Hektoen International

A Journal of Medical Humanities

Andreas Vesalius: Wesel to Basel

Wyn Beasley
Wellington, New Zealand

Leuven University in 1429
Leuven University in 1429

The Witing family—or Witjing or Witincx; spelling was capricious in those days—originated in Wesel, at the junction of the Rhine and Lippe rivers, and its members were court physicians. Peter is supposed to have attended the Emperor Frederik III, who reigned 1440-1493, and he translated a treatise of Avicenna, which became a family treasure.

Peter’s son Johannes came to Louvain [Leuven] University in 1429, just four years after its foundation. (Fig. 1) Here he was known to the students as Wesalius (“the man from Wesel”), and he appropriated the name. He held various university posts until 1440, when he was appointed physician to the city of Brussels. Until his retirement in 1471, he combined this post with that of physician to Charles the Bold of Burgundy. Family tradition had it that he looked after Charles’s only child, Mary. She was married, young, to the Emperor’s son Maximilian, and this would account for the imperial grant of arms that Johannes received: On a black field, three white [or silver] weasels in pale.

In his latter years Johannes contented himself with being a courtier, passing his responsibilities as court physician to his son Everard. Regrettably, Everard got a girl named Margaretha Winters “into trouble”: the product of this affair was Andreas Vesalius I who, tainted by bastardy, could not hope to follow his father Everard as court physician.

 The title page of De Fabrica
 The title page of De Fabrica

Instead he became a pharmacist and, in time, court dispenser to Margaret of Austria and later to her nephew, the Emperor Charles V. He made himself so indispensable as to dare to ask the Emperor to legitimize him. On October 18, 1531 Charles granted the request of “notre bien aimé varlet de chambre et appoticaire Andries de Wesele”—and he did it without fee! By this time Andreas had married Isabella Crabbe. They had four children: three sons, Nicolas, Andreas II (our Andreas, the future anatomist; born on December 31, 1514), Frans; and daughter Anna.

Free of his grandfather’s disgrace, Andreas junior launched himself into a brilliant career—after an arts course at Louvain, where the university and town had both flourished since his great-grandfather’s time, he moved to Paris in 1533 for his medical studies. Paris was a conservative institution, its anatomy teaching rigidly Galenic. Vesalius once remarked that he had never seen his teacher Guenther of Andernach with a knife in his hand except at table carving the venison. But he was popular with the faculty, and he himself performed the third dissection to occur during his three years in Paris. Before he could graduate war broke out between the French king and the Emperor, and Paris was no good place for men with imperial connections; so Guenther returned to his native Strasbourg and young Vesalius went home briefly to Brussels, before returning to Louvain, where his most notable exploit was to remove, in several trips, the bones of a skeleton he found on the public gibbet outside the town. He was subsequently permitted to perform public dissections, but these brought him into debate with local theologians, and he prudently moved on—to Basel where he became acquainted with the publisher Robert Winter, and thence to Venice, where he met Jan Stephan van Calcar, who would produce the plates for the Fabrica.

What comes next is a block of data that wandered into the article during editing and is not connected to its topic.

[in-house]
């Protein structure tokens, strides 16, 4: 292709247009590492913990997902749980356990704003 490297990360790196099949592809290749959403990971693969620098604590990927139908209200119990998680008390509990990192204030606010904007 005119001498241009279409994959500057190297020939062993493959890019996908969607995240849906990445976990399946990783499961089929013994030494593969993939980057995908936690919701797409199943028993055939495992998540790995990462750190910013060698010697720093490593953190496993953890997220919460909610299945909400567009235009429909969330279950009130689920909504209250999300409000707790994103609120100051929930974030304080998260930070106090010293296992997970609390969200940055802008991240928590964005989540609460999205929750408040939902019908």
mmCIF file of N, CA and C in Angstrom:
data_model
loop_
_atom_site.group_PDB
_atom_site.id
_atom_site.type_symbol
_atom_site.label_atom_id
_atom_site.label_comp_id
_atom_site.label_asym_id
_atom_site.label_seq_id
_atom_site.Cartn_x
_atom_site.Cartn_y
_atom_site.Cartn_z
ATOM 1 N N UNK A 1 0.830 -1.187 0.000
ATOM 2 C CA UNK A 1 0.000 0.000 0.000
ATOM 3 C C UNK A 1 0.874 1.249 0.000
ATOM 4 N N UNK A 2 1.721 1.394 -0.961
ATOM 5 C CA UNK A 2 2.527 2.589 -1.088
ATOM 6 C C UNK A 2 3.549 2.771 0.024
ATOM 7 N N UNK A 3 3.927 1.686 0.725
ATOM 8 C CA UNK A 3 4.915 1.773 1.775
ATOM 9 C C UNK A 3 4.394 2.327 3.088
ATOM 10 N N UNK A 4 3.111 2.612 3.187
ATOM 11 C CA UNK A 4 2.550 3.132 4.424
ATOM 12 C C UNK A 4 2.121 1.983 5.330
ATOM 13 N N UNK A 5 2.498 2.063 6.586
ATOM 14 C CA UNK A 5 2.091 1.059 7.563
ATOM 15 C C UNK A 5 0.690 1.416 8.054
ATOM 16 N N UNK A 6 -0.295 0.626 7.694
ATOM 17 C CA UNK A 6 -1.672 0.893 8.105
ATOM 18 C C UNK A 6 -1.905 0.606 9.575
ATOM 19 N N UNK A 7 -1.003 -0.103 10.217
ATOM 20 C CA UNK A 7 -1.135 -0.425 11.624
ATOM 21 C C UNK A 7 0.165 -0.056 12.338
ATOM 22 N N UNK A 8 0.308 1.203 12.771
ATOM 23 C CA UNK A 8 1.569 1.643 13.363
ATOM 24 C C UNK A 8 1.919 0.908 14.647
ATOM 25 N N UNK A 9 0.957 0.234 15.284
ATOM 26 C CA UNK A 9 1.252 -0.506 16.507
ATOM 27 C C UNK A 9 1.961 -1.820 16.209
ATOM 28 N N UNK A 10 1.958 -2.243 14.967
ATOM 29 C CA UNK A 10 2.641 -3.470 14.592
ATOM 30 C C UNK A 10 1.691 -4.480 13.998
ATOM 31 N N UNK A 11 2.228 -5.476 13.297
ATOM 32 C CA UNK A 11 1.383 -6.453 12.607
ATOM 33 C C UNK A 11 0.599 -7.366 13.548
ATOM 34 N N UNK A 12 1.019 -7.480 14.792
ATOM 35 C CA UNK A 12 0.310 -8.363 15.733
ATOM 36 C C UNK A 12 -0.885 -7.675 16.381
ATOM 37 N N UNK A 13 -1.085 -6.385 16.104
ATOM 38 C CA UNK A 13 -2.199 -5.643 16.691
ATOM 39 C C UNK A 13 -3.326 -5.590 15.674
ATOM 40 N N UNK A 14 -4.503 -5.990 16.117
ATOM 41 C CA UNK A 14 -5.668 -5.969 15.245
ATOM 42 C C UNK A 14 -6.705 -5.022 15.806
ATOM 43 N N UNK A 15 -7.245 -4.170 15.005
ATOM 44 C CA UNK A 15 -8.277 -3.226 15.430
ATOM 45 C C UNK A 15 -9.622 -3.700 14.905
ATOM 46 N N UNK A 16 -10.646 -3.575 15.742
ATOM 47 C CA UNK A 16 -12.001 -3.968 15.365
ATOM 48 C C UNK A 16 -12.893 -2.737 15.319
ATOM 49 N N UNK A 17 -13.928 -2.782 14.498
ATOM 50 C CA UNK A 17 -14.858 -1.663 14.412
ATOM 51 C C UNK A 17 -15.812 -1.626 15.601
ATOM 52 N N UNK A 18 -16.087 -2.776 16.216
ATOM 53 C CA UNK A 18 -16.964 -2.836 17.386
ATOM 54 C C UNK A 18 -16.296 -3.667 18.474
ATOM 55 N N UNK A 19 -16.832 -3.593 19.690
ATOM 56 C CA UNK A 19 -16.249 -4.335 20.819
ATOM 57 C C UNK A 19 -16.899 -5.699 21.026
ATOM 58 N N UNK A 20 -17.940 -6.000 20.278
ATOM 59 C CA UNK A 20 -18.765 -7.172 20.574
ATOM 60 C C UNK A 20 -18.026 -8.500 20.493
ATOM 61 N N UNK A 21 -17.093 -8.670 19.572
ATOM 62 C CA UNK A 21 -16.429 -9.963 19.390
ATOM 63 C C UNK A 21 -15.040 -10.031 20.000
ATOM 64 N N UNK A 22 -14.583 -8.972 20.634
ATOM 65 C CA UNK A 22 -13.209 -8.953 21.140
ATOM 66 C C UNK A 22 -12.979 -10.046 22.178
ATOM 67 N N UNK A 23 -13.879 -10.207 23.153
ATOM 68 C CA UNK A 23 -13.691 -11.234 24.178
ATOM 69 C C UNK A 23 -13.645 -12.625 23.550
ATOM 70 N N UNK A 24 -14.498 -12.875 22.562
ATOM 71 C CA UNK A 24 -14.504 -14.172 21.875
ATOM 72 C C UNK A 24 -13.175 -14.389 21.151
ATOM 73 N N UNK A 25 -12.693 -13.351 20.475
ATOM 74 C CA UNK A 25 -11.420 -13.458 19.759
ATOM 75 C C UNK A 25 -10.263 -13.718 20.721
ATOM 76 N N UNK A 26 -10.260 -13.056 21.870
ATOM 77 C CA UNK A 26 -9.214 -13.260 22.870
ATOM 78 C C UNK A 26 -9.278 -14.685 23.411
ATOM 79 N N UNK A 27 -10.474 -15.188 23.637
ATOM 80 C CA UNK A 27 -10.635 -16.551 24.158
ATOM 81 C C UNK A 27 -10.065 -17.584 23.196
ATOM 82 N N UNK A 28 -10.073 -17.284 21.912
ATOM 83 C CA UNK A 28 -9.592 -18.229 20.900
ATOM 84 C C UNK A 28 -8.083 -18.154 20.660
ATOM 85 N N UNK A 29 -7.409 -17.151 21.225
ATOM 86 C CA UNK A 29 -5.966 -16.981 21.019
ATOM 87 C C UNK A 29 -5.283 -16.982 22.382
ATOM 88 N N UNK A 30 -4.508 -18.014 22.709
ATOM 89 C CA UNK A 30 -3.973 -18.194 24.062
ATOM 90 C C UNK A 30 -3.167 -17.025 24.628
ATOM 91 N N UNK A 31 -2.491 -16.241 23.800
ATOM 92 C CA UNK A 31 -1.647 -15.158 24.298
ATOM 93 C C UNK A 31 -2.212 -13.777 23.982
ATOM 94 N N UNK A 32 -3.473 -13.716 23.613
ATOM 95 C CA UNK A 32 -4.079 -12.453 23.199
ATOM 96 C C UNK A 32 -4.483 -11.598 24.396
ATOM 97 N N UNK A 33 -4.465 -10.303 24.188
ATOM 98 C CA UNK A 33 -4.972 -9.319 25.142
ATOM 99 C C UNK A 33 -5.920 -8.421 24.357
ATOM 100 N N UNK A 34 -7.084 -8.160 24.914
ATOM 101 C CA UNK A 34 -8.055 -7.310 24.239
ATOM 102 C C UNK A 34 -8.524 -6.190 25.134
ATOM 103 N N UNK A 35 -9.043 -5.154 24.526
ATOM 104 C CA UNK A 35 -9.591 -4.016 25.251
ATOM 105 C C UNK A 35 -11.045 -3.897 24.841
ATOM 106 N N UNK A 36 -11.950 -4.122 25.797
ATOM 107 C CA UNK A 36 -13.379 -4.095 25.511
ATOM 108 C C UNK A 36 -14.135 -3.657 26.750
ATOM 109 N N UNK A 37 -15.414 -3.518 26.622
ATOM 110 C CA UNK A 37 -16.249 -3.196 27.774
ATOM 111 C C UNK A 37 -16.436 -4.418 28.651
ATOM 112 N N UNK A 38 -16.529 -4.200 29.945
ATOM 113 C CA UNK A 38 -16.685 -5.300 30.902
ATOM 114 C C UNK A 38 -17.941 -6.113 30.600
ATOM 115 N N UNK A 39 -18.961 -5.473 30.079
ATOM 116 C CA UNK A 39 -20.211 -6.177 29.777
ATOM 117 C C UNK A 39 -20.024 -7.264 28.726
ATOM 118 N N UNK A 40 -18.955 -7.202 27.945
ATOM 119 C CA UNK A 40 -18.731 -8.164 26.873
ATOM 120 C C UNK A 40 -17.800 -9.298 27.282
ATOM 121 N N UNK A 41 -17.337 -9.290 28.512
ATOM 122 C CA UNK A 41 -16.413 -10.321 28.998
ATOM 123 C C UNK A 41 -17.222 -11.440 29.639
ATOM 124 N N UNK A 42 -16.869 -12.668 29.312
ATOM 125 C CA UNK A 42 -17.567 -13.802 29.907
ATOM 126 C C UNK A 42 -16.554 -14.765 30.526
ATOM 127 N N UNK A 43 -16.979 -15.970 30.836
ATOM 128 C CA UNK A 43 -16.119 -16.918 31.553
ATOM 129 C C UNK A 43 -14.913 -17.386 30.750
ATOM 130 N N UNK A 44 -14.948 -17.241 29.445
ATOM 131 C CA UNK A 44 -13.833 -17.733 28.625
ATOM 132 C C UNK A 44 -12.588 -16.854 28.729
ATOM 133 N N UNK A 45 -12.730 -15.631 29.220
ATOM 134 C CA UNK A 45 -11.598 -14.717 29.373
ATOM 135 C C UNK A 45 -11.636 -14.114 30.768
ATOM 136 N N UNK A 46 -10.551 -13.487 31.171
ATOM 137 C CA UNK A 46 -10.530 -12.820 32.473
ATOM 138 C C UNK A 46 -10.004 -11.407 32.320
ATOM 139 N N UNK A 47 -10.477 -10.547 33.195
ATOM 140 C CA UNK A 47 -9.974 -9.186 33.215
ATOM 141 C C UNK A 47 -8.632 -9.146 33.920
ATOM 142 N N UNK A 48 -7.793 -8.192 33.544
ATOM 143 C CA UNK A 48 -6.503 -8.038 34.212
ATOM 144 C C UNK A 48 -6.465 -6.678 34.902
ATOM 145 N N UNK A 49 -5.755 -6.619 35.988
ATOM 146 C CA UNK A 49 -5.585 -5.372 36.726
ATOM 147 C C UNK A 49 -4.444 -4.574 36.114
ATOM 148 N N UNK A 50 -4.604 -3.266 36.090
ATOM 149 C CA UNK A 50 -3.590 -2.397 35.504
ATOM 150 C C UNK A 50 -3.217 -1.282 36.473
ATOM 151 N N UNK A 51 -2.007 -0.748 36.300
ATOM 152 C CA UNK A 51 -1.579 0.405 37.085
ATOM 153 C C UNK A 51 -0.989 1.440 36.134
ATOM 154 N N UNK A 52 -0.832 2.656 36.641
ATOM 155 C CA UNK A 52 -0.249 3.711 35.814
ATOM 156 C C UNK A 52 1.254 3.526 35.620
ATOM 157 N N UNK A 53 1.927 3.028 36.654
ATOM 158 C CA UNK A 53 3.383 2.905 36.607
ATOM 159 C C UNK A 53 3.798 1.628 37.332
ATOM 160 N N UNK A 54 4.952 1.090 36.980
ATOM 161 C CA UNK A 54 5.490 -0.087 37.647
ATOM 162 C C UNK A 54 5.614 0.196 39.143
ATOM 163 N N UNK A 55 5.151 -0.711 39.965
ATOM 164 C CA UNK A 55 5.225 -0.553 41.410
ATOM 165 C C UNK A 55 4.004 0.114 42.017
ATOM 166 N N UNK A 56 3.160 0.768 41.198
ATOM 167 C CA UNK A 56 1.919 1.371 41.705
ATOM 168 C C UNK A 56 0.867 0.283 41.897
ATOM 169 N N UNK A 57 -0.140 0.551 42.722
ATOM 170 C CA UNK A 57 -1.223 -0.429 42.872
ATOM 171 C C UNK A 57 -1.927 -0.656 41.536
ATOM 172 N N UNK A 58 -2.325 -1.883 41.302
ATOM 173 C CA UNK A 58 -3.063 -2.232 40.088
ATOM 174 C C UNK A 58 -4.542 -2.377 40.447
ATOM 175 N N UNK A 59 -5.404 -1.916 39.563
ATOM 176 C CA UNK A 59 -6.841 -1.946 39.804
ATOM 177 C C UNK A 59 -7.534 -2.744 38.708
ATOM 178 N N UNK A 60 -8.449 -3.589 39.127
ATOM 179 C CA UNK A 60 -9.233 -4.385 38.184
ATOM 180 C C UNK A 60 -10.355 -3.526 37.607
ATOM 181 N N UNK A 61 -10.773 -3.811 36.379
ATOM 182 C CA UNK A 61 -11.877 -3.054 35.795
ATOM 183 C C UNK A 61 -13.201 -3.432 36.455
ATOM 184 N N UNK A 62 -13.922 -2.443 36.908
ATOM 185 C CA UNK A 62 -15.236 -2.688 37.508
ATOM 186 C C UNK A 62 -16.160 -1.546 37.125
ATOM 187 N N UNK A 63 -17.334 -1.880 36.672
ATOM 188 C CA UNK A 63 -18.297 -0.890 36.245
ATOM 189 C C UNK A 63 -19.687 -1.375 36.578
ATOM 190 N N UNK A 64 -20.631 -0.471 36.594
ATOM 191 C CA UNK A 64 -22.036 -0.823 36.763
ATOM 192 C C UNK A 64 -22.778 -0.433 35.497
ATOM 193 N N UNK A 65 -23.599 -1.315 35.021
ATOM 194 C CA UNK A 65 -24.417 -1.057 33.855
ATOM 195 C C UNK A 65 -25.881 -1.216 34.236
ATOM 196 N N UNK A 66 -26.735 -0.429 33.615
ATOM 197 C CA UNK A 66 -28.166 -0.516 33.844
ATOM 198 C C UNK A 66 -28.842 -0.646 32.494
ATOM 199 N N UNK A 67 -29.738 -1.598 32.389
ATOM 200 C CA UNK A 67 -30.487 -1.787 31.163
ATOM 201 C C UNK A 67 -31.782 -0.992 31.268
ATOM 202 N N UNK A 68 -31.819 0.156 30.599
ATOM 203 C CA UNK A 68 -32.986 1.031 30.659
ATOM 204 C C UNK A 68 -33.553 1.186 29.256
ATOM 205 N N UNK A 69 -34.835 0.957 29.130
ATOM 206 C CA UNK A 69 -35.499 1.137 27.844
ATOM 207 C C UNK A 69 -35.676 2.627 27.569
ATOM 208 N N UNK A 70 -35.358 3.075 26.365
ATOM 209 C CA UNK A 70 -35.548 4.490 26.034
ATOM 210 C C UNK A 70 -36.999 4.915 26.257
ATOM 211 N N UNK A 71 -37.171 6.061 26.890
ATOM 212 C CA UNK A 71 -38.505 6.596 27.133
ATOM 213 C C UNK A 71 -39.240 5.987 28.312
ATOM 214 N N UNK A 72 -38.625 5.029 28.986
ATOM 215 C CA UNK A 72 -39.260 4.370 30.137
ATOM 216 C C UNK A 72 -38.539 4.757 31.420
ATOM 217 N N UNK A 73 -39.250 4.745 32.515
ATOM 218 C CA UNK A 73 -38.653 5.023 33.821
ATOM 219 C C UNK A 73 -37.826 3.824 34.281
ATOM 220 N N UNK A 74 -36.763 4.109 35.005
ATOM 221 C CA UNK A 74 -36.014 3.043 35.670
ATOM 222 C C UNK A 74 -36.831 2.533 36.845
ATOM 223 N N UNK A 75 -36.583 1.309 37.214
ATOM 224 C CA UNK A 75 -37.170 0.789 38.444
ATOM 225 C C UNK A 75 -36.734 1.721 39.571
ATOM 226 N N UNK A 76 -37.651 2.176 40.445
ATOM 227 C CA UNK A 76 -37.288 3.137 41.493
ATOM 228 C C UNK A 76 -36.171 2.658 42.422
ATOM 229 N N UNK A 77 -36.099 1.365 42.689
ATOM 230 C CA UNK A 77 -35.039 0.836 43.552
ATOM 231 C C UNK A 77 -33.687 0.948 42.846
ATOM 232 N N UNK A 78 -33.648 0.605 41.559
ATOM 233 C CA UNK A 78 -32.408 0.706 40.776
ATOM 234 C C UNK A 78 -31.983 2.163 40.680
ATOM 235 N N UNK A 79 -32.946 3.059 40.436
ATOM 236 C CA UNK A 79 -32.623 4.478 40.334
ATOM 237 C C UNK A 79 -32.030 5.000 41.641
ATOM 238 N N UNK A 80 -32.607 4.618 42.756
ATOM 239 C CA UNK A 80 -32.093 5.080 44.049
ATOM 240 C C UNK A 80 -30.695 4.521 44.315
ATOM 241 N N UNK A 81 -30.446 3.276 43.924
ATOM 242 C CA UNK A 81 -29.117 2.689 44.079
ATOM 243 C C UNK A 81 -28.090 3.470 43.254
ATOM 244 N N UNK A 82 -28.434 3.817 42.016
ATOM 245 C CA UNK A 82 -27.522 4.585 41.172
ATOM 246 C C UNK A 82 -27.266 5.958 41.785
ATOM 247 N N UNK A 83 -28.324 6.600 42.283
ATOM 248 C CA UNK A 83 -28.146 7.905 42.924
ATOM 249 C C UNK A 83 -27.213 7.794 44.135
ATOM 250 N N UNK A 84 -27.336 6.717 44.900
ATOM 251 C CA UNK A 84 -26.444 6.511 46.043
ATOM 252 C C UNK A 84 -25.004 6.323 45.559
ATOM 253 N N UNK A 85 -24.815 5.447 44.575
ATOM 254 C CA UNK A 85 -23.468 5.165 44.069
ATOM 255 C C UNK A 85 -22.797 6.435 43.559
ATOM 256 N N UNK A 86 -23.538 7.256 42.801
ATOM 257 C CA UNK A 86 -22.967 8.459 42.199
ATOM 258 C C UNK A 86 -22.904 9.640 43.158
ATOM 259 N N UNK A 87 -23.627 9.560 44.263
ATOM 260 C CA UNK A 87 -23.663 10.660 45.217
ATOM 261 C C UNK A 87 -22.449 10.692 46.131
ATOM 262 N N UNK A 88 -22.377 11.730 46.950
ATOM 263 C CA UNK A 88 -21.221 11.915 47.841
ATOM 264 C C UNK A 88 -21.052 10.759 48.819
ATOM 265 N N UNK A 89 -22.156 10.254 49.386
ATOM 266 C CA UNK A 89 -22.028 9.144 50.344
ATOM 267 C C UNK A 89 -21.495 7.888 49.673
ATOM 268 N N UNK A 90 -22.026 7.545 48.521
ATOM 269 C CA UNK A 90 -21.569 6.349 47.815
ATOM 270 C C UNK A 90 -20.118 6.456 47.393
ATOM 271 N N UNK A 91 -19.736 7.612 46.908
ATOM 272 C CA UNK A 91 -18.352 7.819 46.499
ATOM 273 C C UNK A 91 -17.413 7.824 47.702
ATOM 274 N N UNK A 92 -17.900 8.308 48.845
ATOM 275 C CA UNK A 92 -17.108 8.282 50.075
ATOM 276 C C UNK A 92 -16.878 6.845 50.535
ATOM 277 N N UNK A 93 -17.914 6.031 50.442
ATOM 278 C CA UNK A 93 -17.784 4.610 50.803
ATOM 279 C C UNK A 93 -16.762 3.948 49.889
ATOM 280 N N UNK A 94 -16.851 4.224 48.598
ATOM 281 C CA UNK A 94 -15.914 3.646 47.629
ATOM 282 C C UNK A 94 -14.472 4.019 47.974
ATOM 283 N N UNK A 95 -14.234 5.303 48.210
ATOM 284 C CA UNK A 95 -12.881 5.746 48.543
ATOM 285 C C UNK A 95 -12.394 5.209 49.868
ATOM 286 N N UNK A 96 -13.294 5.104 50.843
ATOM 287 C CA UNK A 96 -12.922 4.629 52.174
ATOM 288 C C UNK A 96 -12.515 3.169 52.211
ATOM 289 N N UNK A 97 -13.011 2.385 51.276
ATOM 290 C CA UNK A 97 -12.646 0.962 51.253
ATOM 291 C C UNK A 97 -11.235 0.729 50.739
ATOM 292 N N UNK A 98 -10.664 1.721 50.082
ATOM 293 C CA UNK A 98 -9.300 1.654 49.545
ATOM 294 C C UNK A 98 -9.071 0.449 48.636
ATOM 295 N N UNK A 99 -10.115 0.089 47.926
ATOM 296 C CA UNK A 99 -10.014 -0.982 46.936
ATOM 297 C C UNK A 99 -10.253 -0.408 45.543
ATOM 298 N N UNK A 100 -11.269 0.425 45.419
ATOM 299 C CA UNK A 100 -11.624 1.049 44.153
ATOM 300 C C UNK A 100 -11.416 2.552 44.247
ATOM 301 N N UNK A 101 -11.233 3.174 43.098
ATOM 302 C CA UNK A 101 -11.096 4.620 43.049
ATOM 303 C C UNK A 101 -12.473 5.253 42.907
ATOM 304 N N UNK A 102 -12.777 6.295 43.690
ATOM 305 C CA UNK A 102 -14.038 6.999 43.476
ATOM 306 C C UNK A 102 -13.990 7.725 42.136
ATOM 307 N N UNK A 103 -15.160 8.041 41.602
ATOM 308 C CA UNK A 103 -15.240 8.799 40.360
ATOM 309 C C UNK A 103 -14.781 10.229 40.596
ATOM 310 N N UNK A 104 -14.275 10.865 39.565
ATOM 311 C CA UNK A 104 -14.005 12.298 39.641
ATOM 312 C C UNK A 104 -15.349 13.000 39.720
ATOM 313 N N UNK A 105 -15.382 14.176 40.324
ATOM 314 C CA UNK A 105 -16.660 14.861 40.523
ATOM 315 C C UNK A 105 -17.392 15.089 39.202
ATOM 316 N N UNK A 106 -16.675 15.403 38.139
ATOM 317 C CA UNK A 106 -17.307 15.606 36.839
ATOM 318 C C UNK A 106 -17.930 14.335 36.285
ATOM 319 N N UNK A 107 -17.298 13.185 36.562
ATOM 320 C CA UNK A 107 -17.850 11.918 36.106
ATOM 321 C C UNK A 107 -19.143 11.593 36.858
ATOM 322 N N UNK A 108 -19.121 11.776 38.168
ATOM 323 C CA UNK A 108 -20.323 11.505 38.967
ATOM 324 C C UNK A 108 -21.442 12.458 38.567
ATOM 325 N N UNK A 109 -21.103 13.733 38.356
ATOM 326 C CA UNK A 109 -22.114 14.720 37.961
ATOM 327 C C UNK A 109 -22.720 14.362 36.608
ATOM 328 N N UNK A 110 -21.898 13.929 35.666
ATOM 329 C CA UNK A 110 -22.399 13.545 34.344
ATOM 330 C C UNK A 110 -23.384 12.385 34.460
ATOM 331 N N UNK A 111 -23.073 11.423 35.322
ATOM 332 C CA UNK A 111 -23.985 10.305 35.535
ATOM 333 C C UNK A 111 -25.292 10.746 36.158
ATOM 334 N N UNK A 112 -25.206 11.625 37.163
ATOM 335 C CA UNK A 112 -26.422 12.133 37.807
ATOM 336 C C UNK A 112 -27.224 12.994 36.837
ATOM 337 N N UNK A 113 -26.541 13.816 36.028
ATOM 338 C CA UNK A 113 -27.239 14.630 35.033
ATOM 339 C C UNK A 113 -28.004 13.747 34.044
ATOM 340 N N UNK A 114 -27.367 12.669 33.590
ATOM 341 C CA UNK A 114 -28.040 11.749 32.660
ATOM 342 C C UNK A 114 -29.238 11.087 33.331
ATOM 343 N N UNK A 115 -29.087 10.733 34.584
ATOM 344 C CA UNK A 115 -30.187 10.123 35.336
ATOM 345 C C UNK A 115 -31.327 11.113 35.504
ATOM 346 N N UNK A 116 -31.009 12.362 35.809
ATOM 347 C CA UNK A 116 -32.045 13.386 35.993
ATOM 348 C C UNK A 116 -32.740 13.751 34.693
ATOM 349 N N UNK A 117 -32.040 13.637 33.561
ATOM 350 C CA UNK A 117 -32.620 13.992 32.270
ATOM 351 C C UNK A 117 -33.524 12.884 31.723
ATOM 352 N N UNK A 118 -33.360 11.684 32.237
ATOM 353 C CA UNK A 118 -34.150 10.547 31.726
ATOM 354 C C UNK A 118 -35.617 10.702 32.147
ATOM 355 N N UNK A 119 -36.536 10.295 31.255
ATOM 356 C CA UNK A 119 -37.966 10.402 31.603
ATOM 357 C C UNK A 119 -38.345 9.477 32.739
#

He graduated in Padua almost at once, and was forthwith appointed to a chair in anatomy (and shortly also in surgery). From his experience with the Tabulae sex, produced as a teaching aid, came the Fabrica—with its large format and plates that were works of art; and through his friend Winter in Basel he secured the services of Johannes Herbst [known as Oporinus] to be his publisher.

Ever since Paracelsus, who was a mountebank and a rebel but no fool, had startled orthodox medicine by adding the works of Avicenna to a public bonfire there, Basel had been regarded as a place of intellectual ferment, and suited to a work such as the Fabrica, which upset, indeed denied, a good deal of traditional wisdom.

The book came out in 1543, a year of scientific revolt. The title page emphasizes both the originality of the work and the personalities involved: here is no medieval professor high in his pulpit while a flunkey carries out the actual dissection, but the working anatomist—recognizably Vesalius himself—in the midst of things; and above, the three weasels in pale of his arms; while two observers in the gallery have been identified as van Calcar the artist and his master Titian. And the emblem ф [the Greek ‘phi’] on the back wall of the gallery: does this stand for Ioannes Oporinus of Basel?

WYN BEASLEY, CNZM, OBE, ED, FRCSEng, FRCSEd, FRACS, FACS, is an orthopedic surgeon who has turned in retirement to the writing of history, and has been a regular contributor to a number of journals. His ninth book, Churchill: the supreme survivor, was launched in London in October 2013.

Summer 2014



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